21. If you receive a phone call, ask specifically what job they hold with the team. Head coaches call the top 10 recruits, 1st assistance call the next 10, and so on. Who you're talking to will tell you where you fall on their list of potential recruits.

  22. If they offer you a paid visit to their campus that's good; but if they'll fly out to see you first, that means you are a priority for them.

  23. All divisions of schools can pay for you to come visit their campus. If they say they can't, you're not a priority for them.

  24. Remember that it's about getting a free education. Find a school at any level that will pay for your education. Get off the name game! UCLA doesn't want you, but Assumption University does, it's a free $80,000 education! And they want you! And you get to play, instead of being a practice partner for someone else.

Recruiting Realities
Getting Recruited
Getting Recruited

The following are places to go the get your athletes name in the pool of athletes, as well as to learn what is OK and not OK when it comes to recruiting.

  1. Get on the "NCAA Initial-Eligibility Clearinghouse List" by going to and click through to "Prospective Student-Athletes". This should be done your freshman or sophomore year.

  2. Have your athlete's school counselor be aware that the academic goal here is to be eligible for colleges to offer you a scholarship. Make sure that you are taking the right coursework to be eligible at the next level. Remind the counselor that this is your goal each time you meet so they are always double checking you're on track.

  3. Go to and learn all the information you need to know about college student-athletes.

  4. Go online and start looking for people that can help you connect with college coaches. There are people out there who work for a living finding scholarships for athletes. This isn't the majority, but there are colleges with scholarship money they can't give away because they aren't a "name school" like UCLA or Nebraska; yet it's still a FREE education. I am not advocating for anyone, but here's an example:  Our ex-wrestler Matt Vigna, two time state qualifier, but no medals at state. His family hired a head hunter to find him a scholarship and Matt signed with William Penn University, an NAIA school in Iowa - free college. He did not hire the above people, just an agency like this. There is an organization out there called "College Prospects of America", an agency that helps match athletes to colleges, you could look them up and get help.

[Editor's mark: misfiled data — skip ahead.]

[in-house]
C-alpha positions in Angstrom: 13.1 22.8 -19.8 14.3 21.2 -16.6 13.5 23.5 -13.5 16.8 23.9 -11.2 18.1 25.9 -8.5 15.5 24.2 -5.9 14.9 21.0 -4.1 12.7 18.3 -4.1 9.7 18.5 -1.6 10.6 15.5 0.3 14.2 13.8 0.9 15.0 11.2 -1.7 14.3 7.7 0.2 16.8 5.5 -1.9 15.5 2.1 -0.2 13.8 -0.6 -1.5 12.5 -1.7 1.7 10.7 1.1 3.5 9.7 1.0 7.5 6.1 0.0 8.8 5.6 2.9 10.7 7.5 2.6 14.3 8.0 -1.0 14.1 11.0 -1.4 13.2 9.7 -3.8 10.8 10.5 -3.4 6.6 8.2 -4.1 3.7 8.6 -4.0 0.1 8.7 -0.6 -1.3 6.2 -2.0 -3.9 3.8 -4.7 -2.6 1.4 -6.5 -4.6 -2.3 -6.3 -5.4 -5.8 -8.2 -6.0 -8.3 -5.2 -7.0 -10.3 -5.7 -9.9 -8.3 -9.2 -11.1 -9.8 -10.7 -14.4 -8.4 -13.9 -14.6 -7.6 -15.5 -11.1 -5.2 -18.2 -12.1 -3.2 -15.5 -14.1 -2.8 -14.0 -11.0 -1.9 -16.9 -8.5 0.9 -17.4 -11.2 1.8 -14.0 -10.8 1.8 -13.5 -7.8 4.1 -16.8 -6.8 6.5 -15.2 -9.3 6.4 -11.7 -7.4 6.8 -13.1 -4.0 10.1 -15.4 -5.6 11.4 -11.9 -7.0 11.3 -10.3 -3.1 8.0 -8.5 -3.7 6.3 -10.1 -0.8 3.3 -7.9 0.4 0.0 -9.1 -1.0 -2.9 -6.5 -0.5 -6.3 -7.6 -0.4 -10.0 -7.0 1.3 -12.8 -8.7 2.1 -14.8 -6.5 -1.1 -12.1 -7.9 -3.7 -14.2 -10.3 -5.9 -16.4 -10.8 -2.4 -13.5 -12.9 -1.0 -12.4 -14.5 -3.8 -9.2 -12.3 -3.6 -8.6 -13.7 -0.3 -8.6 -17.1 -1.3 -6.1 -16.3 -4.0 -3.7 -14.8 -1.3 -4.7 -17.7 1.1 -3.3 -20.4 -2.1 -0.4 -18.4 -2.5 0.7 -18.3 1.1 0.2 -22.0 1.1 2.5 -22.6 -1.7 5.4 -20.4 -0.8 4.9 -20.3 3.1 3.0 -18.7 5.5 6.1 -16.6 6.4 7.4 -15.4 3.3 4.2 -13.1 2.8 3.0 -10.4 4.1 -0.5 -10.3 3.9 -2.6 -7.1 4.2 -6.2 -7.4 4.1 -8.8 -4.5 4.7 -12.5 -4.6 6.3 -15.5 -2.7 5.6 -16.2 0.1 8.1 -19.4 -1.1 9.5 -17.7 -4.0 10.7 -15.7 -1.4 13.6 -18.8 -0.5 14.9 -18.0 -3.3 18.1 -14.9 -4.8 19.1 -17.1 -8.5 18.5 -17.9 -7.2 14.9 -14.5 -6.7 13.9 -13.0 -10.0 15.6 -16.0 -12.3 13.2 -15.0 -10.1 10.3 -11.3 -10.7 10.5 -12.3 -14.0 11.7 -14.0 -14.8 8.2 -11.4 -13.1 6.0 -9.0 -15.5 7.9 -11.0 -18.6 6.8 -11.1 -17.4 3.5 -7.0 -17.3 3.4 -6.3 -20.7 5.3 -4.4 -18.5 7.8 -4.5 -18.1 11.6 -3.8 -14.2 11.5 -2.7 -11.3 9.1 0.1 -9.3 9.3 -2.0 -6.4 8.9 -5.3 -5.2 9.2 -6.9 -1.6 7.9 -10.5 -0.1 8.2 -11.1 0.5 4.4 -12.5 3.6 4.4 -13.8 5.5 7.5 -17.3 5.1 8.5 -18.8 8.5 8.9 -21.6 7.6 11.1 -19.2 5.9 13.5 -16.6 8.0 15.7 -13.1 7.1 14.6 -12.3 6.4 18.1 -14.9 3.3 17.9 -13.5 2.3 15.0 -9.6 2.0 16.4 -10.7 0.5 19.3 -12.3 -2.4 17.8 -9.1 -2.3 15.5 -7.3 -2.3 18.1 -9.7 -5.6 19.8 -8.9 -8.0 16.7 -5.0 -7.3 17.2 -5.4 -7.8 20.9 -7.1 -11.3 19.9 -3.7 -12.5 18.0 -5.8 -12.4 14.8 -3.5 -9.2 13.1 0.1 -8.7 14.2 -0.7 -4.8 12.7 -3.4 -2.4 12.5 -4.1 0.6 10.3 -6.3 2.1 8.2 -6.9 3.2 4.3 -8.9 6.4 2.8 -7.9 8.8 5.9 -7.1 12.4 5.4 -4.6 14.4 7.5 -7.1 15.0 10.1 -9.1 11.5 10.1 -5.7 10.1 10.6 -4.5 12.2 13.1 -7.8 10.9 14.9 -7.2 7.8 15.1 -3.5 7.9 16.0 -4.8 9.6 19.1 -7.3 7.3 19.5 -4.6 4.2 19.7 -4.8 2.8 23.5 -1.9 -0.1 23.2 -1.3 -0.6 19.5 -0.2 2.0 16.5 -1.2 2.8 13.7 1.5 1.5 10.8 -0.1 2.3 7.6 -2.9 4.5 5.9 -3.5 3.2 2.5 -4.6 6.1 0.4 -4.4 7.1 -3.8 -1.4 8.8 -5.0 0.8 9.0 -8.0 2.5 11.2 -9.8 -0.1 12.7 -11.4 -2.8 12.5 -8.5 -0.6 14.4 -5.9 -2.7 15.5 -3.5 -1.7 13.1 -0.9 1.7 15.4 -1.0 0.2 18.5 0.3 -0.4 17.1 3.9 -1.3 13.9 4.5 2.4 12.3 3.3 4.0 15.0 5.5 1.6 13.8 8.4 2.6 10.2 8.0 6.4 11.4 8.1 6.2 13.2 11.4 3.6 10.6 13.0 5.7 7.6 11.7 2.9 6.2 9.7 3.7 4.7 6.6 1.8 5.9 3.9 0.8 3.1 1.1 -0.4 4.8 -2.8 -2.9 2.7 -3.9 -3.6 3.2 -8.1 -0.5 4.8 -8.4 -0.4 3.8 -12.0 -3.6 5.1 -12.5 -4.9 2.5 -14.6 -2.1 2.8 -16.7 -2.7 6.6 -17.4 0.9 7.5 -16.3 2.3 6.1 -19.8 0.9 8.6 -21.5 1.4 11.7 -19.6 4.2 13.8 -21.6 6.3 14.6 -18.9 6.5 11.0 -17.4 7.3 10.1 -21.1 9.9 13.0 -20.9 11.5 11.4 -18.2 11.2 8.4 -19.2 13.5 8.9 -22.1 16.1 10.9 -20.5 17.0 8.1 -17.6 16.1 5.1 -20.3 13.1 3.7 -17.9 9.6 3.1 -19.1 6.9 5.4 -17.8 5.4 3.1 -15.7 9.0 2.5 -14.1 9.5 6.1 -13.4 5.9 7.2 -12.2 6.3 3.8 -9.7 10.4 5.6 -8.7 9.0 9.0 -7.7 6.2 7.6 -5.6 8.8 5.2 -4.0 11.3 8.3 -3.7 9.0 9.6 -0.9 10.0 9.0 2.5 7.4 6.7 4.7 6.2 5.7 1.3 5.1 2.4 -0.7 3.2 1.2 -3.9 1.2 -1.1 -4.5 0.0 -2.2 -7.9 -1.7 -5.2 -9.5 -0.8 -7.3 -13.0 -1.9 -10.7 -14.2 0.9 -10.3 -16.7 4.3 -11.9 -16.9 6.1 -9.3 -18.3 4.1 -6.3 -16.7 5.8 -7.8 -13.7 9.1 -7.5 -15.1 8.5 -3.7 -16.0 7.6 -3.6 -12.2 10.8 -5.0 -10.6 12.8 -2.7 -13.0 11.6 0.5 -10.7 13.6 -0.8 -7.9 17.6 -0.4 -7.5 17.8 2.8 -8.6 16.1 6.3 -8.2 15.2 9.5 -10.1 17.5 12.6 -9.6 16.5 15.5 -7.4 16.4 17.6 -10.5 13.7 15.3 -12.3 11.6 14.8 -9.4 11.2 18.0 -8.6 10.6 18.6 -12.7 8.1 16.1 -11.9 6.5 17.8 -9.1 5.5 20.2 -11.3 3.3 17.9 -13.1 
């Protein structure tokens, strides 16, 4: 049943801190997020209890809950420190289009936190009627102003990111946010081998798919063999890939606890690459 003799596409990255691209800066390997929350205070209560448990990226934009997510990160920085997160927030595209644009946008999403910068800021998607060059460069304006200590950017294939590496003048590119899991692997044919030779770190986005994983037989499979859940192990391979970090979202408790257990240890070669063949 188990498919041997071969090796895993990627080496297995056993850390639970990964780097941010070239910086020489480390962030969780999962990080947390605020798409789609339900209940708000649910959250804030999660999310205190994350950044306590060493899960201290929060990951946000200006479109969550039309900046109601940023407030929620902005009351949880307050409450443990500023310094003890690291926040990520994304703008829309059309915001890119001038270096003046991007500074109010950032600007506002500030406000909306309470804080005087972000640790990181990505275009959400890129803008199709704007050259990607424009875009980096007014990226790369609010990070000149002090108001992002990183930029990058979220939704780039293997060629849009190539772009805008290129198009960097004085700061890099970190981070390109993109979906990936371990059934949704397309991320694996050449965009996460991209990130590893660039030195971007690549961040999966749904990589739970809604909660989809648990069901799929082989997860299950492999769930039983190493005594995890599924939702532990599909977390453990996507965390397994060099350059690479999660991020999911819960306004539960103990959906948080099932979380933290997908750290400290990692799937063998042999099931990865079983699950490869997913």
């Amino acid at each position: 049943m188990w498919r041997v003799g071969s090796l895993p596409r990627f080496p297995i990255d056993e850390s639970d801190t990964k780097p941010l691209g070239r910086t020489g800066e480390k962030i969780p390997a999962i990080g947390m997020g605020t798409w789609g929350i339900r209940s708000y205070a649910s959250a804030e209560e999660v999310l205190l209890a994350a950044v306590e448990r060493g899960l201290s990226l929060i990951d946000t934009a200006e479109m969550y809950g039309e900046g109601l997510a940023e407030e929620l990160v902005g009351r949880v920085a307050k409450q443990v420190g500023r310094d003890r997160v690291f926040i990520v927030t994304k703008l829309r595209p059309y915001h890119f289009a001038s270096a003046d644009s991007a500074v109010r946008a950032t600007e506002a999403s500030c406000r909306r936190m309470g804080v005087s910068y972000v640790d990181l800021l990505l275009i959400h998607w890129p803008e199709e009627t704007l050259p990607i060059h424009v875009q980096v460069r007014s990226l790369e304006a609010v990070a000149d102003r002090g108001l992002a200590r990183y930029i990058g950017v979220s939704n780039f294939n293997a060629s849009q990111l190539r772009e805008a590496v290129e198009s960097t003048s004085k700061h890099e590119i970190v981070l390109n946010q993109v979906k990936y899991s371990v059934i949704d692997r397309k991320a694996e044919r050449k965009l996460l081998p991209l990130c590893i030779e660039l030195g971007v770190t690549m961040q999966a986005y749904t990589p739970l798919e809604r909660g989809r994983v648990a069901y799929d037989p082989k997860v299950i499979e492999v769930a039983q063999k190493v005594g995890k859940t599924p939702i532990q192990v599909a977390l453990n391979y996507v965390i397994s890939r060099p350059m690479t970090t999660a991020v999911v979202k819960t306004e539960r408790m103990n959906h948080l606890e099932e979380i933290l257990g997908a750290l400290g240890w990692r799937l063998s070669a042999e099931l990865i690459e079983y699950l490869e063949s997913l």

5. Here is a website that you can join for free. It's kind of a Facebook for high school athletes. You can put some pictures and information on the site about your athlete. Most likely this is a waste of time, but it doesn't take long and you never know who's eyes come across your athletes page. This site advertises that college coaches use this site, but they may blow it out of proportion. Don't put anything too personal on this page. The site is - This site no longer exists, but there may be other sites that are similar, just remember this is low level stuff; don't expect much from site like this, but if you have time...

  6. If you are not a "hot" national recruit, you'll need to do more leg work on your own. You can spend the money and time on letters and stamps to contact all the university's across the country that offer wrestling; or you can spend more money (and save time) by hiring a head hunter type person. Clearly the better the wrestler, the better the odds of finding something - but you'd be surprised at who gets scholarships. It's not always the state medalists and highly decorated wrestlers. Sometimes it's the wrestler who's family does the leg work to make it happen, rather than waiting for someone to call. In a list of 2010 state wrestling athletes and their college scholarships - There were multiple kids on the list who did not place at state, and there were multiple wrestlers on the list who placed low (6th place). So don't wait for offers, go find an offer.